On view will be a selection of his early iconic black and white vintage prints. Additionally we screen a documentary film about him by the known Norwegian filmmaker Knut Erik Jensen.
Photographer Kåre Kivijärvi was at his most productive during the 1960s. Some of his more famous images are of the fishing community in Barents Sea. Kivijärvi’s breakthrough in Norway came in 1971 when he was selected as the first photographer to participate in Statens Høstutstilling, the State-sponsored art exhibition held every autumn in Oslo. Today, he is regarded as a pioneer in Norwegian photography. Kivijärvi used the term “the moment of truth” to describe the moment he took a picture. Kivijärvi was born in Hammerfest and always professed a connection to the ethnic heritage of the Kven and to Finland. After working as a photographer‘s apprentice in Finnmark Dagblad and serving his military duty at the Air Force Photography service, he was in 1959 accepted at Folkwangschule für Gestaltung in Essen, Germany, where he studied with Otto Steinert.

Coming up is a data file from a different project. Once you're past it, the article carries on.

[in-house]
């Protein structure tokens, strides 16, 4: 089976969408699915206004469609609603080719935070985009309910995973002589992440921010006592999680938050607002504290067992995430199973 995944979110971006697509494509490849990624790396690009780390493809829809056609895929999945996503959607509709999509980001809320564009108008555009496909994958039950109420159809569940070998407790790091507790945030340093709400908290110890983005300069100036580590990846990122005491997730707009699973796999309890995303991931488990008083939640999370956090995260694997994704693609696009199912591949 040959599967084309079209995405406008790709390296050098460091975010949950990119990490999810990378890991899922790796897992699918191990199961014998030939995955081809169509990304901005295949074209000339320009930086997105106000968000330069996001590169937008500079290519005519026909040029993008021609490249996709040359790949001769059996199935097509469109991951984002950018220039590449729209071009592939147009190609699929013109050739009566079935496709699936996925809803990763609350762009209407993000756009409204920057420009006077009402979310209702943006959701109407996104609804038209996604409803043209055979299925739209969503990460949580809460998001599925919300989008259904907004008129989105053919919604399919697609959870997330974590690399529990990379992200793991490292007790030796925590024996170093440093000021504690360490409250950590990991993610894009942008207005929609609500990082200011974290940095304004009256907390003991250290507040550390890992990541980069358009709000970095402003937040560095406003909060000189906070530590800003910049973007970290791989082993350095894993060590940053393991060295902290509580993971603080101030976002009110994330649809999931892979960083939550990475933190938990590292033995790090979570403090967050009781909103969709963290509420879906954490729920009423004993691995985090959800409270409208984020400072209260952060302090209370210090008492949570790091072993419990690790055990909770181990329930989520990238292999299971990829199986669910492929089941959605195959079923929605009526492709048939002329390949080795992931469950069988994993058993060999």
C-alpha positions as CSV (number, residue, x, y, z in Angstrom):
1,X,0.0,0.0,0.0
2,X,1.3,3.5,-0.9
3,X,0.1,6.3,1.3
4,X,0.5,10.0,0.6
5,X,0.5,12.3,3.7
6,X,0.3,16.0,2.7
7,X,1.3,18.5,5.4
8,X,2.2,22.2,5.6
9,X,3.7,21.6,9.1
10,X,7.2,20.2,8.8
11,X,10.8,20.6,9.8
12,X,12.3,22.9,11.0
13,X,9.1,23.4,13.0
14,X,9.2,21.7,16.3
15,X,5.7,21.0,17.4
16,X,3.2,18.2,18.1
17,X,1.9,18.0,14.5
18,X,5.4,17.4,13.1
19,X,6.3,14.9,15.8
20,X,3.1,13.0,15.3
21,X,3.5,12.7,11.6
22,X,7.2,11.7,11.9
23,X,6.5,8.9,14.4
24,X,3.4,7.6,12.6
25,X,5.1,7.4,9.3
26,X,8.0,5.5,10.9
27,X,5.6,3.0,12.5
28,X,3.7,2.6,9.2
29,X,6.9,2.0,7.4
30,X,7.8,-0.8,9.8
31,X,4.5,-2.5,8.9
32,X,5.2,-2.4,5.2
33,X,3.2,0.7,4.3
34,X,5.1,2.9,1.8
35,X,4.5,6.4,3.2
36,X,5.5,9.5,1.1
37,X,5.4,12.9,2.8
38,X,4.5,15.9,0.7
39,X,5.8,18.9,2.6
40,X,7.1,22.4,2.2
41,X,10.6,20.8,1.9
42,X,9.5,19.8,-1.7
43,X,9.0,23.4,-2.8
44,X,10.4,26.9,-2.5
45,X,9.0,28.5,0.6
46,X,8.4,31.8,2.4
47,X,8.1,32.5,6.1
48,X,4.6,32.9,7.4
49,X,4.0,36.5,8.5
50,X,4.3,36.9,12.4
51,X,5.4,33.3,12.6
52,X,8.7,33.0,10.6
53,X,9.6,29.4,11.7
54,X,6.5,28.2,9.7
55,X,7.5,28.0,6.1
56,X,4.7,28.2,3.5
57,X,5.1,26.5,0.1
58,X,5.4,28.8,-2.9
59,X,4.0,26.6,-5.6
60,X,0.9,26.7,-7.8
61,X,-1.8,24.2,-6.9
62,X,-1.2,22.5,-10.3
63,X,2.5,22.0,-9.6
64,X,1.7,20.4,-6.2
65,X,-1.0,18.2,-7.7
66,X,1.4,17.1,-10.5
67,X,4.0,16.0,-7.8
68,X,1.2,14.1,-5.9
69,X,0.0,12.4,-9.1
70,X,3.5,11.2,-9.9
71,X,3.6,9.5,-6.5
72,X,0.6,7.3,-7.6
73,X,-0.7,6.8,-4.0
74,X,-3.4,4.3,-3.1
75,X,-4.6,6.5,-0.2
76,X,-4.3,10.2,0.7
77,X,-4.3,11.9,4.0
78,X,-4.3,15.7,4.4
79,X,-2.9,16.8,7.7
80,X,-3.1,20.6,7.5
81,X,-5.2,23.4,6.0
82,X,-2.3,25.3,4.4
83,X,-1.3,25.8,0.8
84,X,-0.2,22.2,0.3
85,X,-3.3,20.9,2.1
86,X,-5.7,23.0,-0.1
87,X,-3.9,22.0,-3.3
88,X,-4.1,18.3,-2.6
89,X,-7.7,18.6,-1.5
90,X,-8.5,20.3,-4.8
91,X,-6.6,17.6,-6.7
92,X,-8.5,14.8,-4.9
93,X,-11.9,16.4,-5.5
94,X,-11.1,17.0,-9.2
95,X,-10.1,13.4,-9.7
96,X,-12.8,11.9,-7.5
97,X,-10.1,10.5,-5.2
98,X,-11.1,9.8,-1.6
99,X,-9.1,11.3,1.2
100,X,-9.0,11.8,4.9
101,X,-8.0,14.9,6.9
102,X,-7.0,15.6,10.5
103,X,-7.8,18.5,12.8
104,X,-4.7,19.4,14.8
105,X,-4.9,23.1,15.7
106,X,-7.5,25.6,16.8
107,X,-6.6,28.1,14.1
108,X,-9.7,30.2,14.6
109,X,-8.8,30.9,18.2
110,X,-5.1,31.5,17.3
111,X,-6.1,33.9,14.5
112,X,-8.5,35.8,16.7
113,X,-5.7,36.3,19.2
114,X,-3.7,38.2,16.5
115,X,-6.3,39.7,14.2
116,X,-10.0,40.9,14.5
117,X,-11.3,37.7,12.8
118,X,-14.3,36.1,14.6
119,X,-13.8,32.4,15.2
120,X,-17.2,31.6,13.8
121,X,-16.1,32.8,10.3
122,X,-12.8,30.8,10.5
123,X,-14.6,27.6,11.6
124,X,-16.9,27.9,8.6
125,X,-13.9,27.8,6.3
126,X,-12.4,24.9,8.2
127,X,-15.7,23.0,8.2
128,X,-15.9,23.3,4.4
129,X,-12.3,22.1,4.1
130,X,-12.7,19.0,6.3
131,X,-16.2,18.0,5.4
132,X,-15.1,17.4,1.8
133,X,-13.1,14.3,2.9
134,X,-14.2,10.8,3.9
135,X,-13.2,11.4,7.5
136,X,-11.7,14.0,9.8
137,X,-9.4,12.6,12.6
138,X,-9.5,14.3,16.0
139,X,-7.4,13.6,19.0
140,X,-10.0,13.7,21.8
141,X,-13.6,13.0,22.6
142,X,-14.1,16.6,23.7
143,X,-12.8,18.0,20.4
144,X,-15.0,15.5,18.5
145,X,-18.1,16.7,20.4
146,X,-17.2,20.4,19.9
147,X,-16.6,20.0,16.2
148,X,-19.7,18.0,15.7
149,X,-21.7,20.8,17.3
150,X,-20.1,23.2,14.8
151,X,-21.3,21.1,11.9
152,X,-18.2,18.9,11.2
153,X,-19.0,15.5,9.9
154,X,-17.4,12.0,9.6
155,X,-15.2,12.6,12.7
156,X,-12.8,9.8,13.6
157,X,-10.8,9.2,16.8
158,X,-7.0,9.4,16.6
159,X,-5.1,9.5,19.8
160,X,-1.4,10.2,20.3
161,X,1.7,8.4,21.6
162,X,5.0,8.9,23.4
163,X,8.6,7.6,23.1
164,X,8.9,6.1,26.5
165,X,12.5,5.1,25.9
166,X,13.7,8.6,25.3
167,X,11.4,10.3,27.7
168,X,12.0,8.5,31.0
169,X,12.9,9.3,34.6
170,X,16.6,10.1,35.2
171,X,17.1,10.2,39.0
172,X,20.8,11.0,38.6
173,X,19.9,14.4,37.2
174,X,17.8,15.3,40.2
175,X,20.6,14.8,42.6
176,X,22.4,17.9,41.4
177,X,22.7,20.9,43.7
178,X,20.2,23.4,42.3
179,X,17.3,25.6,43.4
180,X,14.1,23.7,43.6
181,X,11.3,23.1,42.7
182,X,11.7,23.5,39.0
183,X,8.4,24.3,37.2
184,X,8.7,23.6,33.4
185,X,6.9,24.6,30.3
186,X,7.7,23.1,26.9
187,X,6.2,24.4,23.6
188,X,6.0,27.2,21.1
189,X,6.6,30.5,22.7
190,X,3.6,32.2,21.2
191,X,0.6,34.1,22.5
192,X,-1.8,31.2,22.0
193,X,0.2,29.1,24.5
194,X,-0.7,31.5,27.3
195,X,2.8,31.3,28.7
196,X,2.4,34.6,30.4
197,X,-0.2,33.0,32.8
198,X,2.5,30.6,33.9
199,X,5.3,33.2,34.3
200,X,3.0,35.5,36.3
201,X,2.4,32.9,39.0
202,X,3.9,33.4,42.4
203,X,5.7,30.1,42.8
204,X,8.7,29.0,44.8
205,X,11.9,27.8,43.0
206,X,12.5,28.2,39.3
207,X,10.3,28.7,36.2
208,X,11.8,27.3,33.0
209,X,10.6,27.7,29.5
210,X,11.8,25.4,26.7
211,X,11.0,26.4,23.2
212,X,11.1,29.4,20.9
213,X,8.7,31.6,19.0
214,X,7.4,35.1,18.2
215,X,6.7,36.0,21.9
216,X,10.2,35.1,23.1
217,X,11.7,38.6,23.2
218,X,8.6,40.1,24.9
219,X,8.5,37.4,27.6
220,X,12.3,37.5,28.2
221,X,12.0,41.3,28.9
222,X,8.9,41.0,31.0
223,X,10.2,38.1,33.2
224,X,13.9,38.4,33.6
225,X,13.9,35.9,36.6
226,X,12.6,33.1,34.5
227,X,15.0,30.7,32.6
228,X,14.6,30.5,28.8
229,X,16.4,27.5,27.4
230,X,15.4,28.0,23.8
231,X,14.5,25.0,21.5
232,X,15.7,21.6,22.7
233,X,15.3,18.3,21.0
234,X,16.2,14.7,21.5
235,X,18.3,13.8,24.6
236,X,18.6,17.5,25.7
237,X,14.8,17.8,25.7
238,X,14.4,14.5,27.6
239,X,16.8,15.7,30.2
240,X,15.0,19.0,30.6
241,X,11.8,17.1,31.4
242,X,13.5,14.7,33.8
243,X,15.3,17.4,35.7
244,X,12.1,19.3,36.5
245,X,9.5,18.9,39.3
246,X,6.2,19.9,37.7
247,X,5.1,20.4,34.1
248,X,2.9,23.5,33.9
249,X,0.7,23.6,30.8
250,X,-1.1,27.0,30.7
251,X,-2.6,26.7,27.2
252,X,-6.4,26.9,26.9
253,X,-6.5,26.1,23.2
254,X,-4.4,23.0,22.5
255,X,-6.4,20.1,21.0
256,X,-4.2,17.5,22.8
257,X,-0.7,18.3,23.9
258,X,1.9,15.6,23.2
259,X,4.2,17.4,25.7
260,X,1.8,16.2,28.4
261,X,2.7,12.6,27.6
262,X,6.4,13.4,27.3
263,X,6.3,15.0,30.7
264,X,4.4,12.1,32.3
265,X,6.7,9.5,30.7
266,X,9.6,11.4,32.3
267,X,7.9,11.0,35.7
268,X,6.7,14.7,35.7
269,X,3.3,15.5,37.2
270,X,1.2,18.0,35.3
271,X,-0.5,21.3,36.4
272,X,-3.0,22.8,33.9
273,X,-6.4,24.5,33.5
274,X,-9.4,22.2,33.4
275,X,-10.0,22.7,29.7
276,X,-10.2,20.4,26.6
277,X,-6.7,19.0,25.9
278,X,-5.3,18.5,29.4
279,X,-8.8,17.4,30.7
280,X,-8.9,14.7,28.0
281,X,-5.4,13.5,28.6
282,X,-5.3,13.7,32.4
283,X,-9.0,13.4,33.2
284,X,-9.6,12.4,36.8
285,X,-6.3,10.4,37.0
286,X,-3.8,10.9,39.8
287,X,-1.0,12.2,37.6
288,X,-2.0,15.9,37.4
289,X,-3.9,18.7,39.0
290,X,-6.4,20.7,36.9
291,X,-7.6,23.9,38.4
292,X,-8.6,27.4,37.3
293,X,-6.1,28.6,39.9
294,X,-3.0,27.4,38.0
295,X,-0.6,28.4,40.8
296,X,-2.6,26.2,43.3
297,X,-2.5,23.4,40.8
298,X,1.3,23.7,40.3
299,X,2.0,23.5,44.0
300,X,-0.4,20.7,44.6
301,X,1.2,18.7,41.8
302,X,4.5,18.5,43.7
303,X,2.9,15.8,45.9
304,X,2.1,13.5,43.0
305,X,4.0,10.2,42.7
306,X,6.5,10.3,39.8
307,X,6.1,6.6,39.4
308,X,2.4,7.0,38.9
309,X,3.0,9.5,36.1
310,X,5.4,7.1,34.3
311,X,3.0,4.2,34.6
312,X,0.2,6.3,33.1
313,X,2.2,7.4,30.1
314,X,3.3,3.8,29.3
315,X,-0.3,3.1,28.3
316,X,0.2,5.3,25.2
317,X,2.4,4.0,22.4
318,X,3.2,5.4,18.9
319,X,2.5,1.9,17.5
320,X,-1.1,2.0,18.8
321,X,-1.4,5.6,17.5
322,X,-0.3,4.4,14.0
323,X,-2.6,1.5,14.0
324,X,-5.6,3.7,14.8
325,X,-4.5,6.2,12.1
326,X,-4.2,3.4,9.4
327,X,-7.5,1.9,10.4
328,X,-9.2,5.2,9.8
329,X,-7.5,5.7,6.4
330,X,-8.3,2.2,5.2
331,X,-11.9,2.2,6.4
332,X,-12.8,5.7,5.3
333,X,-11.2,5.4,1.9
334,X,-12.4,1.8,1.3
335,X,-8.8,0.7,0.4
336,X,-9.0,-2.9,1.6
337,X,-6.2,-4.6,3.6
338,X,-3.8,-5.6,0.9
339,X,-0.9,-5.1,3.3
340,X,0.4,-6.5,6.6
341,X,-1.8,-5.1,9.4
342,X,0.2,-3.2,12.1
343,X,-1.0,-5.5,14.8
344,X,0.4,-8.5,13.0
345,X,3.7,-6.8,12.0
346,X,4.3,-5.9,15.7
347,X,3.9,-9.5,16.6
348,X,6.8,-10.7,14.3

After having served in the Norwegian air force as an aerial photographer, he accepted a position as freelance photographer for Helsingin Sanomat‘s weekly newsmagazine Viikkosanomat, which brought him on assignment to Greenland, the Soviet Union, Afghanistan, India, and Nepal. It can be said that he contributed to establish photography as a distinct art form in Norway. Kivijärvi‘s photographic style is noted for its stark, sparse imagery. His photo essay on Laestadians in Northern Norway in 1962 is a noted example of this style, as are his depiction of desolate landscapes and harsh climates.
Currently the Henie Onstad Kunstsenter (HOK)* in Oslo is presenting the extensive exhibition Kåre Kivijärvi – Artist with a Camera . It contains a number of key works by Kivijärvi which, along with works on loan from The Museum of Reconstruction in Hammerfest and Norway’s Sami Parliament, have been brought together to show the full breadth of his oeuvre.